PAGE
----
Recently I have been giving a few presentations on WSJT software and the FT8 mode and I always get asked about the importance of time and syncing your computer clock. Those of you that are using any of the WSJT software know the importance of an accurate computer clock, as the clock determines your transmit and receive cycles. If your clock is off, you miss decodes, or are not transmitting in the proper cycle time frame. Which all means… you will not work anyone, or worse, mess with other QSOs in process.
Following several different discussion groups online, I found a few different options when it comes to managing time on your computer.
- Use software to connect to an internet time server and let the internet connection manage your time.
- Use a GPS to deliver time to your computer.
- Try to sync with WWV manually, (which IS possible, but not realistic if your computer clock drifts a lot).
Option 1 has several different software choices to pick from:
- Dimension 4 http://www.thinkman.com/dimension4/
- Meinberg (install as a service, disable built in computer time sync)
- Nettime http://www.timesynctool.com/
- BktTimeSync http://www.maniaradio.it/en/bkttimesync.html
Each have their own pros and cons.
Many folks out there “poo-poo” Dimension 4, saying that it is outdated. but it works fine on my Windows XP and 7 systems without issues. I had set mine to auto update every 5 min and I don’t have issues with it.
Others swear by Meinberg as it runs as a service and you don’t have to think about adjusting it. Just install it and let it go.
One comparison I recently heard between Meinbery and Dimension 4 was:
“Meinberg gently massages the computer clock to keep it in sync, and Dimension 4 slaps it upside the head at a set schedule to get it back on track.”
Either of them work.
My internet connection in the shack is iffy (at the moment) so that was the push I needed to go for the GPS sync option for the computer. I always wanted to try it, and this was the push I needed. A while ago I had spoken with Jim, N4ST, who posted in the WSJT group and he shared the following with me:
It is an “External GPS Antenna Vk-162 for Stratux Remote Mount USB GPS” https://www.ebay.com/itm/282360083481 It drove me nuts because the eBay description makes it sound like you are buying an antenna. If you get it, be sure and install the ublox drivers before you plug it in to your computer or Windows 10 will grab it and install the device as a “Location Sensor”, which sounds good, but it doesn’t work with most available software. This will create a virtual com port for the USB device. https://www.u-blox.com/sites/default/files/ubloxGnss_vcpDeviceDriver_windows_3264_v3.03.exe I use NMEATime2 software from Visual GPS ($20.48), there may be others that work just as well and are free. http://visualgps.net/index.html ______________ 73, Jim – N4ST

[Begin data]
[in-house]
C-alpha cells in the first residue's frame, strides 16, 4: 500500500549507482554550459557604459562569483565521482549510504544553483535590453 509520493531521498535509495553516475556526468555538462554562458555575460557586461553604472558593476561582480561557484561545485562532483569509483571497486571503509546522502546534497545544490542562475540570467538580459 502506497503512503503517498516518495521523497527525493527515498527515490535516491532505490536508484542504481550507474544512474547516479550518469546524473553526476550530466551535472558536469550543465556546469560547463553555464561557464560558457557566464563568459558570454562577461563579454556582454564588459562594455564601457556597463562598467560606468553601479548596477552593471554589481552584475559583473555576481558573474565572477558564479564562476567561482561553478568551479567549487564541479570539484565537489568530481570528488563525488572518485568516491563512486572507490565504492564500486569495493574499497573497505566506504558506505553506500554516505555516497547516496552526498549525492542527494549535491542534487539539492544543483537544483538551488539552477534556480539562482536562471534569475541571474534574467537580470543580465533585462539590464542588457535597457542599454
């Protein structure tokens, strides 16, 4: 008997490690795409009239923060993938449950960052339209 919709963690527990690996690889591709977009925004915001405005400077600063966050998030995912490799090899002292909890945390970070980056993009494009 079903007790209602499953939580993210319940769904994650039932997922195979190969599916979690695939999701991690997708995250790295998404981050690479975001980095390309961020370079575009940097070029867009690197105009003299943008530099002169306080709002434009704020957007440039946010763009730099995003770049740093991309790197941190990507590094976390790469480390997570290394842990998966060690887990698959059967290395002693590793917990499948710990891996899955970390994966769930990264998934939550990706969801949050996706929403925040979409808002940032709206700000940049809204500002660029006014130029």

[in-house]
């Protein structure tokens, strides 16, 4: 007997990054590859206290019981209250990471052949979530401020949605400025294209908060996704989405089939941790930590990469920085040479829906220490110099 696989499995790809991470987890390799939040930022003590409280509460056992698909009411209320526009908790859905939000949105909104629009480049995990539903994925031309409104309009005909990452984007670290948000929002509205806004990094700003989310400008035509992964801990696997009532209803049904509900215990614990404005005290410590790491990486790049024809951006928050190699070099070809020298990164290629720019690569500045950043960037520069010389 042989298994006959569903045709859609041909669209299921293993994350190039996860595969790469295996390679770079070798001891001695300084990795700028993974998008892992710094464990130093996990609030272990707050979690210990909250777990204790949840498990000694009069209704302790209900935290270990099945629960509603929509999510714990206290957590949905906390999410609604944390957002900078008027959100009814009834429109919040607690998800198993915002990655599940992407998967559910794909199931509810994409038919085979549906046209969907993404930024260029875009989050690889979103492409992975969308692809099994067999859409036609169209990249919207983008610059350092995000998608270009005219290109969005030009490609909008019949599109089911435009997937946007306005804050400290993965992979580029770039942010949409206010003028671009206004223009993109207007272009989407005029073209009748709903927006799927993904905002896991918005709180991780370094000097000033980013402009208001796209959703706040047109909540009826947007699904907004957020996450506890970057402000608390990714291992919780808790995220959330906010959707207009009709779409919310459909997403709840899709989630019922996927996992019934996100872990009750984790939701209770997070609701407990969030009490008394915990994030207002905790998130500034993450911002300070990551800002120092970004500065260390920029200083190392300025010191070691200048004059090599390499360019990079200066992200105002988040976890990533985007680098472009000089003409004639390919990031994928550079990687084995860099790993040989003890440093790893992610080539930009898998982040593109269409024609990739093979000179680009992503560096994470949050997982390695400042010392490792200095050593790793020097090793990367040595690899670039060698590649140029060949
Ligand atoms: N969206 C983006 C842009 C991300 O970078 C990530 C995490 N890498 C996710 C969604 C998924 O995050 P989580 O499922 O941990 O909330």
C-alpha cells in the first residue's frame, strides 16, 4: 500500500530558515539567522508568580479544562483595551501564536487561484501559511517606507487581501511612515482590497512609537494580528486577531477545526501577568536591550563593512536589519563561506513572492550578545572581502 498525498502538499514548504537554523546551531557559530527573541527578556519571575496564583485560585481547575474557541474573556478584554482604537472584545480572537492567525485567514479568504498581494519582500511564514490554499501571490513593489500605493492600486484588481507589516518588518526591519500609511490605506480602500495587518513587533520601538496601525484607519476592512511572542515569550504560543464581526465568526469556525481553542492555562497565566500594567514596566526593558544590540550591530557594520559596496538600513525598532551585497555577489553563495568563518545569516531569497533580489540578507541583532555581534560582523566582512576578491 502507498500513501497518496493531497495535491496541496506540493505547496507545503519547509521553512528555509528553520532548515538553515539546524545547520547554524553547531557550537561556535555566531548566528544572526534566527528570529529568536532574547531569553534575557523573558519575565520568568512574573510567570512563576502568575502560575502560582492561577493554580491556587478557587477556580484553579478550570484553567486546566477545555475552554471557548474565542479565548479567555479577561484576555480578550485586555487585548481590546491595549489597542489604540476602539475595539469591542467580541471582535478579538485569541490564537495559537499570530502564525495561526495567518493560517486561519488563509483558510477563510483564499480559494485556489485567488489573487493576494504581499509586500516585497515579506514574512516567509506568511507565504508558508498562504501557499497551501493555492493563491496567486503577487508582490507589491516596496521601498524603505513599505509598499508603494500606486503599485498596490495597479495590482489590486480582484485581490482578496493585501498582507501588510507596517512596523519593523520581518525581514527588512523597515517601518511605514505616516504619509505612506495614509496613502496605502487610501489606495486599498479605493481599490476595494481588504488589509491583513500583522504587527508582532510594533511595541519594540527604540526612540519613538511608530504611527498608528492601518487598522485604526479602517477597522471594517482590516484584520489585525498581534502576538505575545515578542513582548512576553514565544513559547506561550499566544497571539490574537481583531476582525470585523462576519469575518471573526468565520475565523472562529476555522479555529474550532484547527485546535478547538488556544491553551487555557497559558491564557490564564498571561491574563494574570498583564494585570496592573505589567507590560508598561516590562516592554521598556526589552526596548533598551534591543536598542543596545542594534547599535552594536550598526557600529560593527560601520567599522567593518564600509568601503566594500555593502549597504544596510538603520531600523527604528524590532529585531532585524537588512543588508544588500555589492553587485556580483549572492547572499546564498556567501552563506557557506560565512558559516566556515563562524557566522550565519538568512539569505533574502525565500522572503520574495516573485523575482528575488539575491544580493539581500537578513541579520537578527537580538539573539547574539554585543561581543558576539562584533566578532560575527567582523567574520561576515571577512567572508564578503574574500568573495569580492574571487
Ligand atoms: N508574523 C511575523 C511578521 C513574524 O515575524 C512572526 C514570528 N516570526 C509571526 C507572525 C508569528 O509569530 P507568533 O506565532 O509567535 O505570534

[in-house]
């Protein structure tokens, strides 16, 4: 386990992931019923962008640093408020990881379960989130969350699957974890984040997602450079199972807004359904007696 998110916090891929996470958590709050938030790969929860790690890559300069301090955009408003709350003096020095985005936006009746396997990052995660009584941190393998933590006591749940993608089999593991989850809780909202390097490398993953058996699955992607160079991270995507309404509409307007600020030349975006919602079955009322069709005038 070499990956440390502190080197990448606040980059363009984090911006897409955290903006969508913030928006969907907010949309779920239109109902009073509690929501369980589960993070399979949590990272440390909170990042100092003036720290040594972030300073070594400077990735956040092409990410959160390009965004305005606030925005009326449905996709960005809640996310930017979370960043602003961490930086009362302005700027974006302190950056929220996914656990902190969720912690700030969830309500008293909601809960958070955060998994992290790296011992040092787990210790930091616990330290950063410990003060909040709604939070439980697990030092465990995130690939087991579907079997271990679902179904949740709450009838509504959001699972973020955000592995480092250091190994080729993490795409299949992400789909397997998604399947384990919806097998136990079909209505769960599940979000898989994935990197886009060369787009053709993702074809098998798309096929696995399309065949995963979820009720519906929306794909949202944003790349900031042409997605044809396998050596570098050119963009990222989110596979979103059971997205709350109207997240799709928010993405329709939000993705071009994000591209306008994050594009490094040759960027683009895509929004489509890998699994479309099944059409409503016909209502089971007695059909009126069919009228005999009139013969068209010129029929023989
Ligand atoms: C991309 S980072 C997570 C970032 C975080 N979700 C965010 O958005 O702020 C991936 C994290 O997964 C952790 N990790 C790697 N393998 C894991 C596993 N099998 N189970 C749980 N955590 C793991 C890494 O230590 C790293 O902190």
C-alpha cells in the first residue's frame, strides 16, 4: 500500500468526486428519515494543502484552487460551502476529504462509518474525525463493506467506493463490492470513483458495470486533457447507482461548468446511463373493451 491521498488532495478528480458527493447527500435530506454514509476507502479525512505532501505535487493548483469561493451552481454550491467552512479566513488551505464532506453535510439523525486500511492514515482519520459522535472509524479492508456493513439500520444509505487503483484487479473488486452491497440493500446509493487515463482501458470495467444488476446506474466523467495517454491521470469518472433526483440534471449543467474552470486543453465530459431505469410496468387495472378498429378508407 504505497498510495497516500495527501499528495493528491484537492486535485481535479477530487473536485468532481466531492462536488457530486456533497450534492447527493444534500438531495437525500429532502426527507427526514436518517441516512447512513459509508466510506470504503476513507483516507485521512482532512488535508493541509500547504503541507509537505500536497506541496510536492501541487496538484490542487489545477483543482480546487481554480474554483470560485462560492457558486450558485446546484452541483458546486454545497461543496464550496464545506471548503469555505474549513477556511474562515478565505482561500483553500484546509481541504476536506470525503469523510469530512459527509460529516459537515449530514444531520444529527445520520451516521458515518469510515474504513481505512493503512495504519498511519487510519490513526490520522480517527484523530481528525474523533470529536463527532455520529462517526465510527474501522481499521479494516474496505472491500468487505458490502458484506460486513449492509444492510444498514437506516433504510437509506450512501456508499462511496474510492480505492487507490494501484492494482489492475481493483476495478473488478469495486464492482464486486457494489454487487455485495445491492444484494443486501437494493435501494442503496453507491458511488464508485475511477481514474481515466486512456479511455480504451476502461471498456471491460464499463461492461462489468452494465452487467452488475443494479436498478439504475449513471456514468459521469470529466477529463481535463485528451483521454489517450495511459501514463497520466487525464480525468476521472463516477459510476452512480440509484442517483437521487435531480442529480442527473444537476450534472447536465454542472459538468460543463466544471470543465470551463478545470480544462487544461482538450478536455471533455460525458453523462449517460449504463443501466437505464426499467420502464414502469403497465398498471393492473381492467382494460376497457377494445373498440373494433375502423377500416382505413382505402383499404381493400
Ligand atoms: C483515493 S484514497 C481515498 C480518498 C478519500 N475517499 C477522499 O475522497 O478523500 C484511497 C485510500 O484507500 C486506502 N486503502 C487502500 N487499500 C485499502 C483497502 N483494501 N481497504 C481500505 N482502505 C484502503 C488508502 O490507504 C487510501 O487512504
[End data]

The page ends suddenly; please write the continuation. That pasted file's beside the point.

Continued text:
So, I dropped the $20 for the USB GPS antenna and had it at the house in a few days. My shack machine is Windows 7, but I decided on running the driver Jim mentioned anyway, which loaded without a hitch and gave me a comport of COM16 for the GPS.
Amazon link for the VK-163 G-Mouse USB GPS Dongle.
I then went to the visualgps.net website and didn’t download the NMEATime2 software as Jim did, but downloaded the software called VisualGPSView.
It is free software and allowed me to check the connection on the GPS. Loading the software, selecting COM16 and 4800 baud, I could see GPS data flowing on to the screen, as well as signal strength from the various GPS satellites.
Now I know that I have GPS data flowing into the computer, I needed a program to capture it and adjust my computer clock.
This is where BktTimeSync
http://www.maniaradio.it/en/bkttimesync.html came into play.
BktTimeSync is free software produced by IZ2BKT, and is designed to work with both internet time servers, as well as external GPS devices.
This screen shot is taken right from the website, where you can see you can select either an internet time server, or GPS or both.
I decided to turn off the internet time server by unchecking the checkbox next to “Enable NTP” and put a check in the Enable GPS check box. I set the configuration to COM16 for the GPS section of the screen and 4800 BAUD, leaving the rest of the settings alone.
I pressed the “SYNC Now” button and the clock updated to within .1 seconds of the actual time.
Then I noticed that my coordinates, altitude, and WW locator (grid square) were also populated in the software. Yep! The GPS was importing data into the software. Working as it should.
You can have yours set to sync every 60 min or sooner.. Mine is set for every 10 minutes as my computer clock always strays. You can set the options as you want.
So – If you are looking to get GPS time sync setup on your computer, or setup for your portable use, this combination works well, and is cheap needing only a few different software titles, a driver install and the $20 USB GPS.
I have had mine running for 2 days now, and never more than .1 second off the actual time, and most of the time, it is around .04 seconds of correction. This is with the GPS just sitting on the east facing window sill.
73 all – DE N1RWY